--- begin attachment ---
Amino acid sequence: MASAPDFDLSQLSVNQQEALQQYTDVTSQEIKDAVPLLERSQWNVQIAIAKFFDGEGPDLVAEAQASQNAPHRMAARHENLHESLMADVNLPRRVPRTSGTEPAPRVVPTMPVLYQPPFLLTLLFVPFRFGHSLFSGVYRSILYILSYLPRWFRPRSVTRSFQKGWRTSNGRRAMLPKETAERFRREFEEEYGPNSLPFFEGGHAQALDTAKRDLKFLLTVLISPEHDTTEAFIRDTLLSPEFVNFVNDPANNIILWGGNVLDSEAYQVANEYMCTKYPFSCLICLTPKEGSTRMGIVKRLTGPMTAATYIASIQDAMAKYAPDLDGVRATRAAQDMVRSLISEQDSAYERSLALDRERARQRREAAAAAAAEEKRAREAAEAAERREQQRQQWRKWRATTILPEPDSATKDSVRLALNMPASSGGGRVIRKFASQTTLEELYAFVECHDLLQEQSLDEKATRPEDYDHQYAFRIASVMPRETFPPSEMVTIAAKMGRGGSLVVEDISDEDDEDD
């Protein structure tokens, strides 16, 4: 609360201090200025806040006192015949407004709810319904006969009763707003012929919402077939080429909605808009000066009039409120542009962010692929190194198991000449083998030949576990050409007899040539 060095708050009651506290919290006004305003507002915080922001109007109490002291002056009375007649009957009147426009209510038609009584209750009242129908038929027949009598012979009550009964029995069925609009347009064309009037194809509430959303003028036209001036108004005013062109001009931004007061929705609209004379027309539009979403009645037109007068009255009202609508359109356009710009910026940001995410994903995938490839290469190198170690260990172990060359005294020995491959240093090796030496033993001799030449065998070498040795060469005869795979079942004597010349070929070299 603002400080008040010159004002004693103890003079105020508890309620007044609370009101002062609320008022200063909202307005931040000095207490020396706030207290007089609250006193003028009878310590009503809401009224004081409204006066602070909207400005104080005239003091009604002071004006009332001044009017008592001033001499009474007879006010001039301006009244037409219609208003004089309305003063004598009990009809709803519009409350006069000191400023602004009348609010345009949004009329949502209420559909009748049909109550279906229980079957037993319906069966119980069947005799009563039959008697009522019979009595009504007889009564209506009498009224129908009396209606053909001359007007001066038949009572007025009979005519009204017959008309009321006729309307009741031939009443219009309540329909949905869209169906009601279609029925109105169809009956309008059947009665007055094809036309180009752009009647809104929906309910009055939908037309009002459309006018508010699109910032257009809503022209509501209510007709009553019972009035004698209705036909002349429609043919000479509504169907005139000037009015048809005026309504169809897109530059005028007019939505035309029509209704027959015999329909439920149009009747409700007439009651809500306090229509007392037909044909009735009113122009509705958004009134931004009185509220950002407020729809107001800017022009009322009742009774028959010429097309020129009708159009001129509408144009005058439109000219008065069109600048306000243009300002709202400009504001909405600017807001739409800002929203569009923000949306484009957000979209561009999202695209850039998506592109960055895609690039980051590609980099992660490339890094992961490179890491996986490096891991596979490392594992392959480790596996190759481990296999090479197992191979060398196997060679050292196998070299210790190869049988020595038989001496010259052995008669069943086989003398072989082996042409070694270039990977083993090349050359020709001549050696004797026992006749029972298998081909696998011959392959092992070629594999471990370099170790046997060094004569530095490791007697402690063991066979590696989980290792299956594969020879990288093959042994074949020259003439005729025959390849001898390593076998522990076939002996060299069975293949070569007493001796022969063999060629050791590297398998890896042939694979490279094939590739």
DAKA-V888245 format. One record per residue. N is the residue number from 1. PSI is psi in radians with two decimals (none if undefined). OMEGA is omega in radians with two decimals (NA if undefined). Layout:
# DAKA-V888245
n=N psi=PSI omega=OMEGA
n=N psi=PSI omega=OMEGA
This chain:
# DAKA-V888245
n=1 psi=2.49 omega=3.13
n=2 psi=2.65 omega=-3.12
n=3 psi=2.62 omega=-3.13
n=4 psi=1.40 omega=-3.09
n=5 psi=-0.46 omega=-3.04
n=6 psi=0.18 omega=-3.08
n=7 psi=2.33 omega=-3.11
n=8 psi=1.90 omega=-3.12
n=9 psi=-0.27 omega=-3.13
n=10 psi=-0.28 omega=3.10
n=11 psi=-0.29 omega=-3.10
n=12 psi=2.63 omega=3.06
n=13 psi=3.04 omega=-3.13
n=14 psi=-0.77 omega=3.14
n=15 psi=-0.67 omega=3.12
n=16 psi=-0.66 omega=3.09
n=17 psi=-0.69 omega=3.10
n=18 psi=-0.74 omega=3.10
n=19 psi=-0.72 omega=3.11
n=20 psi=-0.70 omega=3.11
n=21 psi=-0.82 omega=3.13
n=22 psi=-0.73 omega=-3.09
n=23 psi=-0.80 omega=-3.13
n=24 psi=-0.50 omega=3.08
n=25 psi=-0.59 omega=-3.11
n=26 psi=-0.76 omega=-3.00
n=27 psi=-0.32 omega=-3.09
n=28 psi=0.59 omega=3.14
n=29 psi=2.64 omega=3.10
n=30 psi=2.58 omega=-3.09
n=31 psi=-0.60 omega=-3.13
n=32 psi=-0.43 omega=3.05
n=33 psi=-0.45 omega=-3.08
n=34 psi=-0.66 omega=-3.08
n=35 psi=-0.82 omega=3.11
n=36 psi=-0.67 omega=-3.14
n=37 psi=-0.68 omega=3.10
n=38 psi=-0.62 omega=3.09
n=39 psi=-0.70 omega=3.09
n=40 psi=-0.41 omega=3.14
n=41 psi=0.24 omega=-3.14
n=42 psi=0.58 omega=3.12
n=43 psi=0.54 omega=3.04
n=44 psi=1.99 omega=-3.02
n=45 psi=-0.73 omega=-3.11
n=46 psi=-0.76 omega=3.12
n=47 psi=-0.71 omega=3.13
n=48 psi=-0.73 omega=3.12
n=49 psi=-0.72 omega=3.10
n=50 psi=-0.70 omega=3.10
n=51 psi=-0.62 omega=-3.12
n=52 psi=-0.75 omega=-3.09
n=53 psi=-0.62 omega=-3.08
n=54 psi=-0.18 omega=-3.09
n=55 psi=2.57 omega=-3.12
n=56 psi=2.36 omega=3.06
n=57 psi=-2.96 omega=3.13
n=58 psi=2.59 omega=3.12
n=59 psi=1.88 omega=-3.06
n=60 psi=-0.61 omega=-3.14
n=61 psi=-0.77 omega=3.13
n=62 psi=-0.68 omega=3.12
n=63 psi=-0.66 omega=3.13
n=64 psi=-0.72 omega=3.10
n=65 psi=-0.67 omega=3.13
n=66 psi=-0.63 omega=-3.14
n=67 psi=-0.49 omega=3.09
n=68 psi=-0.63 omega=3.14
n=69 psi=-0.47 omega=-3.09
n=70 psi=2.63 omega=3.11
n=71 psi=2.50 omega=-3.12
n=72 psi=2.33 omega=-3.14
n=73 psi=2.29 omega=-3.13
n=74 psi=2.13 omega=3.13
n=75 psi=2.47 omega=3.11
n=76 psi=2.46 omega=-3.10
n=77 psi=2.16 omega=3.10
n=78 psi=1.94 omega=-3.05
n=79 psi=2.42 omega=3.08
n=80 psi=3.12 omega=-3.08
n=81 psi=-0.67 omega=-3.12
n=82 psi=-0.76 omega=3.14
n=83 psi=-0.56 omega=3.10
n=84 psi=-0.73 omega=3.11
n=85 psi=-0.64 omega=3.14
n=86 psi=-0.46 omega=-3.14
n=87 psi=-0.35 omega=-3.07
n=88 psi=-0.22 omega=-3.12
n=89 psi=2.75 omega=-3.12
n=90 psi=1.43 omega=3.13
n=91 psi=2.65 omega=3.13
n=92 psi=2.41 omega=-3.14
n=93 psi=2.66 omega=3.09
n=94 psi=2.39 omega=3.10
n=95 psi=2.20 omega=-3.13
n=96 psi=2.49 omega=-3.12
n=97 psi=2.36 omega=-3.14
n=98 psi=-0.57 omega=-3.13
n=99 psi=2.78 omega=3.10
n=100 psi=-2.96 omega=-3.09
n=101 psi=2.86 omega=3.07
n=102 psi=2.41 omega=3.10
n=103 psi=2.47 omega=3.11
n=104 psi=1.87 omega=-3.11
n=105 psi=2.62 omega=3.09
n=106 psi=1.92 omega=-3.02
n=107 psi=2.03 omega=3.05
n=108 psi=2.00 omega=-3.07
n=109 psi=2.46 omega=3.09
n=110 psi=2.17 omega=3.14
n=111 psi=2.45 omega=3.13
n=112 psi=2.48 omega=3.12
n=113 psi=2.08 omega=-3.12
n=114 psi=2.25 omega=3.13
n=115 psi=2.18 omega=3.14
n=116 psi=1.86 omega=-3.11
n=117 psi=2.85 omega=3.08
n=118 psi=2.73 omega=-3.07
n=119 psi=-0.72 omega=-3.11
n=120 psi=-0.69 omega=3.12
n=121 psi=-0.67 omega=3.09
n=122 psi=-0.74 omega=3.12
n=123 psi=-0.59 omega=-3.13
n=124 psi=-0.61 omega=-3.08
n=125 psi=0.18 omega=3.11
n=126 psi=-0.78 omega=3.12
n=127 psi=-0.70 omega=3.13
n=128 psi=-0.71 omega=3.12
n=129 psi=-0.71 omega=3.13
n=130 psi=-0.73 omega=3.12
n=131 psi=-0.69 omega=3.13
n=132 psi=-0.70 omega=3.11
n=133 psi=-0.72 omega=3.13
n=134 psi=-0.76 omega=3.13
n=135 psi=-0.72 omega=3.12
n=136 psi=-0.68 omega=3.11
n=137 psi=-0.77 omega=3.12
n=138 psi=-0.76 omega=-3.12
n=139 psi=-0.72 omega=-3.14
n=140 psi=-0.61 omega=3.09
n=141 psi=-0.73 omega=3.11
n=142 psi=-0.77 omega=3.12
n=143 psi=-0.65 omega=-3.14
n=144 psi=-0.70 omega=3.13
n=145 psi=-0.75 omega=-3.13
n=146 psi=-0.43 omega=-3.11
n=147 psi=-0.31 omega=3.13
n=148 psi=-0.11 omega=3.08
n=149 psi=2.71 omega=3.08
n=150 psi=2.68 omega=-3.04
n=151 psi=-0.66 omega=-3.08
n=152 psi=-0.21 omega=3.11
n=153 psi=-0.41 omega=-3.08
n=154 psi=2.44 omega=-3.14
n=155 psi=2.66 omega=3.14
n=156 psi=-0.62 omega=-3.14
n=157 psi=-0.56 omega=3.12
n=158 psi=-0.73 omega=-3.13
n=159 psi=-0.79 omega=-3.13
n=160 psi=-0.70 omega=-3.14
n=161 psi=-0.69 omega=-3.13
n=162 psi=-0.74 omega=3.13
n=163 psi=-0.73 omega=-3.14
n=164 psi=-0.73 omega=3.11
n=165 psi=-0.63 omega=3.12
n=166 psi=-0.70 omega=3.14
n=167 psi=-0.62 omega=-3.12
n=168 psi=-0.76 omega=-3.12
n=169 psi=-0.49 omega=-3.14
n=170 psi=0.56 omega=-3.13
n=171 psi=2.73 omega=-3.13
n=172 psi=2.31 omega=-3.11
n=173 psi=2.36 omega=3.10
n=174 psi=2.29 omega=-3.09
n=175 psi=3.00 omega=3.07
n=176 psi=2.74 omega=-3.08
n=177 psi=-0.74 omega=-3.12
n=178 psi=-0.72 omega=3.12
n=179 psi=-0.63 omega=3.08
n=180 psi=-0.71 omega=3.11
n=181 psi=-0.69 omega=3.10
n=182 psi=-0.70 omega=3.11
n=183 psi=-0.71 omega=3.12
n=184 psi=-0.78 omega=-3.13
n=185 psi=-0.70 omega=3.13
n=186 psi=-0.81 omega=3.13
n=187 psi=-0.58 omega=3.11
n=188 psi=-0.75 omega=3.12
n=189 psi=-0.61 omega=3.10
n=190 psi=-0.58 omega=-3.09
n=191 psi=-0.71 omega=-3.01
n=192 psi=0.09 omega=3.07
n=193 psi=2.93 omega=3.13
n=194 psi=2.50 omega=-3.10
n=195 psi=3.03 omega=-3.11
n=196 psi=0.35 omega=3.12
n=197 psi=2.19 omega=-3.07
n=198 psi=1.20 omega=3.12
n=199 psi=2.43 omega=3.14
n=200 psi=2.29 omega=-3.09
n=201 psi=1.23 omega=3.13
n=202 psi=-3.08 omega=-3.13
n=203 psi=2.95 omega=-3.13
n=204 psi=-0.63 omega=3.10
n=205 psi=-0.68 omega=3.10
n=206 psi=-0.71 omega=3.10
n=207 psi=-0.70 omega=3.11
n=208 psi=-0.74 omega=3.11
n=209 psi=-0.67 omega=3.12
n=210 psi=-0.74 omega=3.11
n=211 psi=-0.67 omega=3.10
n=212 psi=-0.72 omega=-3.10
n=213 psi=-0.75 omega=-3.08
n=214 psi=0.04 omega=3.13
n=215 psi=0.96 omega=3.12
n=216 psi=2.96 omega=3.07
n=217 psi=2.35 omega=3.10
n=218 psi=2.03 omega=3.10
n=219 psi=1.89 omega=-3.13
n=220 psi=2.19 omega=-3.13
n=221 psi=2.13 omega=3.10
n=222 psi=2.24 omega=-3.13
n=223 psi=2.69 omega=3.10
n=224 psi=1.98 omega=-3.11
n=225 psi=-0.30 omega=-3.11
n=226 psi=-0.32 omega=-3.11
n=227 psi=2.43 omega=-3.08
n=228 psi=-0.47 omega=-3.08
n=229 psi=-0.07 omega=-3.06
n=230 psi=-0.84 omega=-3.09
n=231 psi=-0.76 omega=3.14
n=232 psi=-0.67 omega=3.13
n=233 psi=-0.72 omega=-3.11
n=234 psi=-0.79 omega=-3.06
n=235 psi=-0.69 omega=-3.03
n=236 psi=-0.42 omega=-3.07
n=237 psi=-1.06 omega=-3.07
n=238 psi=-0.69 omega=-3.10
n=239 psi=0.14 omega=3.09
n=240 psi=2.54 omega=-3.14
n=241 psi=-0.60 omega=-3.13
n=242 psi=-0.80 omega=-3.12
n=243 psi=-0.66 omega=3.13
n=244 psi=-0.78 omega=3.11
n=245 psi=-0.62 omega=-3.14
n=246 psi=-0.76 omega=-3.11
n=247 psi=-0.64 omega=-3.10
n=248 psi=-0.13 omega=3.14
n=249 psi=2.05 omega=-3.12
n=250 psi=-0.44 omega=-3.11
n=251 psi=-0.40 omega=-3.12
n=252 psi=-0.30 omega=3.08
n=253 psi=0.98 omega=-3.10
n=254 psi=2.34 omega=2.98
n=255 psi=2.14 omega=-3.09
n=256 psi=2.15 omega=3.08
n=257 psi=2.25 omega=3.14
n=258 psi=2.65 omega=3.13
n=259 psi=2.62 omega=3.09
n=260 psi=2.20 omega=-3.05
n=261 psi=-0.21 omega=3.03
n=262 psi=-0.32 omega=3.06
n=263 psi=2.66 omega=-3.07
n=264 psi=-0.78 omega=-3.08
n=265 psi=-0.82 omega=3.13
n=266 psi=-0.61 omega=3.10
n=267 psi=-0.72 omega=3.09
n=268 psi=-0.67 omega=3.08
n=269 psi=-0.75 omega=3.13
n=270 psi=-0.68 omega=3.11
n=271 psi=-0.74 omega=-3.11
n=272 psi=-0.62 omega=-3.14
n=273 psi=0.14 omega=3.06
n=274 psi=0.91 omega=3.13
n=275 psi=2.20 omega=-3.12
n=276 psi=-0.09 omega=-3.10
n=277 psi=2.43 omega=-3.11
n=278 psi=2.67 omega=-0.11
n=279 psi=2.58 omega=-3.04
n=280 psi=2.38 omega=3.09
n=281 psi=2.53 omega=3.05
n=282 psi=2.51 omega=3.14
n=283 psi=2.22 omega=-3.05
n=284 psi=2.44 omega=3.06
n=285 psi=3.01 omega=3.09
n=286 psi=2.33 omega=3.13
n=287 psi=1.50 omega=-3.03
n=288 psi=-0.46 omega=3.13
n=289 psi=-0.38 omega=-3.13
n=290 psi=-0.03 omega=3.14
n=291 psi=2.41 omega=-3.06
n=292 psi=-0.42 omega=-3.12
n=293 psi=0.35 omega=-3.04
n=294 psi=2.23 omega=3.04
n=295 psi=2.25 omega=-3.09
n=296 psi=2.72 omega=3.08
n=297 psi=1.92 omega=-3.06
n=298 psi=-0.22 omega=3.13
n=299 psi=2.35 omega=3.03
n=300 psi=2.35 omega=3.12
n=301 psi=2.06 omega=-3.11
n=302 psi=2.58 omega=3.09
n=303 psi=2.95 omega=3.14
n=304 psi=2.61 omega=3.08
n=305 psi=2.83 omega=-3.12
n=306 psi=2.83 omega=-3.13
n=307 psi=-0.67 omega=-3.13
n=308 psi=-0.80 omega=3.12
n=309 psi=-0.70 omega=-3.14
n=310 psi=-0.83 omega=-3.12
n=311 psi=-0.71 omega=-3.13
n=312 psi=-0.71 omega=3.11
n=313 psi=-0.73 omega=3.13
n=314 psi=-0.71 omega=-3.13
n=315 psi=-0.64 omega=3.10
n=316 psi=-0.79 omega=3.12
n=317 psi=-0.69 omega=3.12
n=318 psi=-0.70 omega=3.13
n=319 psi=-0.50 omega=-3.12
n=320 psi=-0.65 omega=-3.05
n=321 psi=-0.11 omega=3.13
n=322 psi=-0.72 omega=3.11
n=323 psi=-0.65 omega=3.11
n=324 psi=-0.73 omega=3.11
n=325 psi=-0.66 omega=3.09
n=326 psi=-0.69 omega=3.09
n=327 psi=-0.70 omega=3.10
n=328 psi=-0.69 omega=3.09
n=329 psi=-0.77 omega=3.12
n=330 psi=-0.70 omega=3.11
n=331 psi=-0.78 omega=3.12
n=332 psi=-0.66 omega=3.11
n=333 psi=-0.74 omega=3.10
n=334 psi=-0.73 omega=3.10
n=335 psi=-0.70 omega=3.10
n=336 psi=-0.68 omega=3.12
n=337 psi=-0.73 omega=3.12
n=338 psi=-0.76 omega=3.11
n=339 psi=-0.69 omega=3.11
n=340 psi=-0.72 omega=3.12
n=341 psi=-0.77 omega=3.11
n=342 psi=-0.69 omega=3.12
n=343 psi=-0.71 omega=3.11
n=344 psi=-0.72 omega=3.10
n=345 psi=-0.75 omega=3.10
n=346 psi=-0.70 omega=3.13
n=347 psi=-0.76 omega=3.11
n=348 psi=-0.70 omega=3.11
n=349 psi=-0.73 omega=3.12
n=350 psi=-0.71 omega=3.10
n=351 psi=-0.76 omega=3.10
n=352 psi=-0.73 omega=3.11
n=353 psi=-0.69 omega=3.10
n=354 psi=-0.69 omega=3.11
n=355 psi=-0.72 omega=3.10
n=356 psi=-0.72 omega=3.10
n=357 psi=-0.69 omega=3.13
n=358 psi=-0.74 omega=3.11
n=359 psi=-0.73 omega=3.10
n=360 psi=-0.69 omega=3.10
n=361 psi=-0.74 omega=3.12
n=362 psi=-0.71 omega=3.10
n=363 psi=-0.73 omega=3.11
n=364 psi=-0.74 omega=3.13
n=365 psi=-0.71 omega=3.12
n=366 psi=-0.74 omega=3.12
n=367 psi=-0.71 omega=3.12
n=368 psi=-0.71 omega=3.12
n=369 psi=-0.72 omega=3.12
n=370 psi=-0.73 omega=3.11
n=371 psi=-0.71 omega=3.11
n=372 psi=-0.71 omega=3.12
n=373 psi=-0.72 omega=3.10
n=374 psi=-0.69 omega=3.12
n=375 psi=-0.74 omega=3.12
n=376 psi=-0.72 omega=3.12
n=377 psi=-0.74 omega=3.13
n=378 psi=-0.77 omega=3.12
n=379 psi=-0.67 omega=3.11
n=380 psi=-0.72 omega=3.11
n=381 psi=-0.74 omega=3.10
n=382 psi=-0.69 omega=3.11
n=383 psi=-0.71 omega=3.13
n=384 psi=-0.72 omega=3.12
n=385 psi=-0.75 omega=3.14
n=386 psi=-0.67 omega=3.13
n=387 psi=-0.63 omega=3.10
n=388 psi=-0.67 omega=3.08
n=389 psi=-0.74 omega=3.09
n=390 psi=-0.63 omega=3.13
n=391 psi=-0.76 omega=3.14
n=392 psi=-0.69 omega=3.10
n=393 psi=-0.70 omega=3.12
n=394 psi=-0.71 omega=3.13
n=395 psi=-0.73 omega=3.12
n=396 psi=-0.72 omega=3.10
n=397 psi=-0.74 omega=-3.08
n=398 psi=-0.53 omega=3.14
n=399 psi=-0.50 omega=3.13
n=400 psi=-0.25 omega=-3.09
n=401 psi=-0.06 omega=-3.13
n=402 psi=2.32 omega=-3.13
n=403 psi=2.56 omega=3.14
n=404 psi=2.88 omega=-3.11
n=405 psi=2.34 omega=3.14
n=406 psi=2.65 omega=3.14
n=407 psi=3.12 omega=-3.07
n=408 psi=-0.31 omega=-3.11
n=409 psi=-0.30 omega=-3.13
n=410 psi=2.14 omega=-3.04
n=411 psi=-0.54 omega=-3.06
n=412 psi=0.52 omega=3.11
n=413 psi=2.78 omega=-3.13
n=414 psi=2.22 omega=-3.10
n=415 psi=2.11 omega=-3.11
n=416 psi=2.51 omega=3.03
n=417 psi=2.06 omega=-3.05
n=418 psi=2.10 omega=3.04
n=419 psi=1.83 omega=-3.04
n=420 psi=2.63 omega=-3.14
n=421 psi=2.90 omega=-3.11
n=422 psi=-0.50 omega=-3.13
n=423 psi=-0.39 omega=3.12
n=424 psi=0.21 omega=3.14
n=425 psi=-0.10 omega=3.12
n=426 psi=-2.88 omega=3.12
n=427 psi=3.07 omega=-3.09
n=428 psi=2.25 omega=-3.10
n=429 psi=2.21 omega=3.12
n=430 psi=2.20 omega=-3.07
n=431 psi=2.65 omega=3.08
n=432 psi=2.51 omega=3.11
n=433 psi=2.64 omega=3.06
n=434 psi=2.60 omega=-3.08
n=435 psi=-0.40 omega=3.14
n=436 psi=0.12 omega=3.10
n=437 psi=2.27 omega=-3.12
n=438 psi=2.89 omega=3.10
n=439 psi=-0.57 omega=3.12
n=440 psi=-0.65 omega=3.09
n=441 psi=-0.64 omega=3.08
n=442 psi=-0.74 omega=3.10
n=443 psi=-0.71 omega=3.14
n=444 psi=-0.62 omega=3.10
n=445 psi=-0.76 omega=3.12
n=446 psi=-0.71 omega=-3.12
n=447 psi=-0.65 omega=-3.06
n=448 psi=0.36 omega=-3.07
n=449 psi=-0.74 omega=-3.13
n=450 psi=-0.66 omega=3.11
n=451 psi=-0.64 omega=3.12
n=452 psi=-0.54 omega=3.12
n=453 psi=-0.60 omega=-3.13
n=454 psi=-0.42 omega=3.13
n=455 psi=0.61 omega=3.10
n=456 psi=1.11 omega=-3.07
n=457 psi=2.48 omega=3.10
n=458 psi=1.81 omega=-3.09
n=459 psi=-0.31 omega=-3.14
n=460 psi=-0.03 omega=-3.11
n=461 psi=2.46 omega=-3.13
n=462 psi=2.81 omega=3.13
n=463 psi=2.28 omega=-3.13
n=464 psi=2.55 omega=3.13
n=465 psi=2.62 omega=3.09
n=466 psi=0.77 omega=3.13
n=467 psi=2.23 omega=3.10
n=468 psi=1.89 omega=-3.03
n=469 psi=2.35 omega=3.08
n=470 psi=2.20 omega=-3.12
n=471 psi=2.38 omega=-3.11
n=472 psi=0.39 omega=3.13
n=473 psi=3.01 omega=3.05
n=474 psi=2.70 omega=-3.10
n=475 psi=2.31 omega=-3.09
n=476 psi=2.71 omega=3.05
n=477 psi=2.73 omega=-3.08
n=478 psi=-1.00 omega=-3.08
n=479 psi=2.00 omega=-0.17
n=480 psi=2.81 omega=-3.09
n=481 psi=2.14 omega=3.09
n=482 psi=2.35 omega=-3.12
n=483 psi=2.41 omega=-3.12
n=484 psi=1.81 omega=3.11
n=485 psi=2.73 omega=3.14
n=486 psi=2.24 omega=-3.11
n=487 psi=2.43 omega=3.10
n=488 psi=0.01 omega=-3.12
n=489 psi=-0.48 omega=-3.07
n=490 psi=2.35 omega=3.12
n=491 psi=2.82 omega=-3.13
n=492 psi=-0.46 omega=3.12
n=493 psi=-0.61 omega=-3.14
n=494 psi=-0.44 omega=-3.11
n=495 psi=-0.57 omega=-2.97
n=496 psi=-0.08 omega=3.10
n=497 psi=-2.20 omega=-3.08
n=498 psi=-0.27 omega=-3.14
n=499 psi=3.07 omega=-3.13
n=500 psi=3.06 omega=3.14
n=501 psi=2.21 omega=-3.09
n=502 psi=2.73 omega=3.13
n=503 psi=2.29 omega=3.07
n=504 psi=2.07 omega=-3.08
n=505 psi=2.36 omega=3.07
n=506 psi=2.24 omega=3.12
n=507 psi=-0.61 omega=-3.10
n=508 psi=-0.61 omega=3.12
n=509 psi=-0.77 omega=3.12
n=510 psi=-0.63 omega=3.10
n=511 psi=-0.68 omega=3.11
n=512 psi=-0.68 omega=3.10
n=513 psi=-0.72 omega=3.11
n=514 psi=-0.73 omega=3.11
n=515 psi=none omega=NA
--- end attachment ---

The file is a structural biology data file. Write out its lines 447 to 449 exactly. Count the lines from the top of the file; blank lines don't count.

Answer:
n=439 psi=-0.57 omega=3.12
n=440 psi=-0.65 omega=3.09
n=441 psi=-0.64 omega=3.08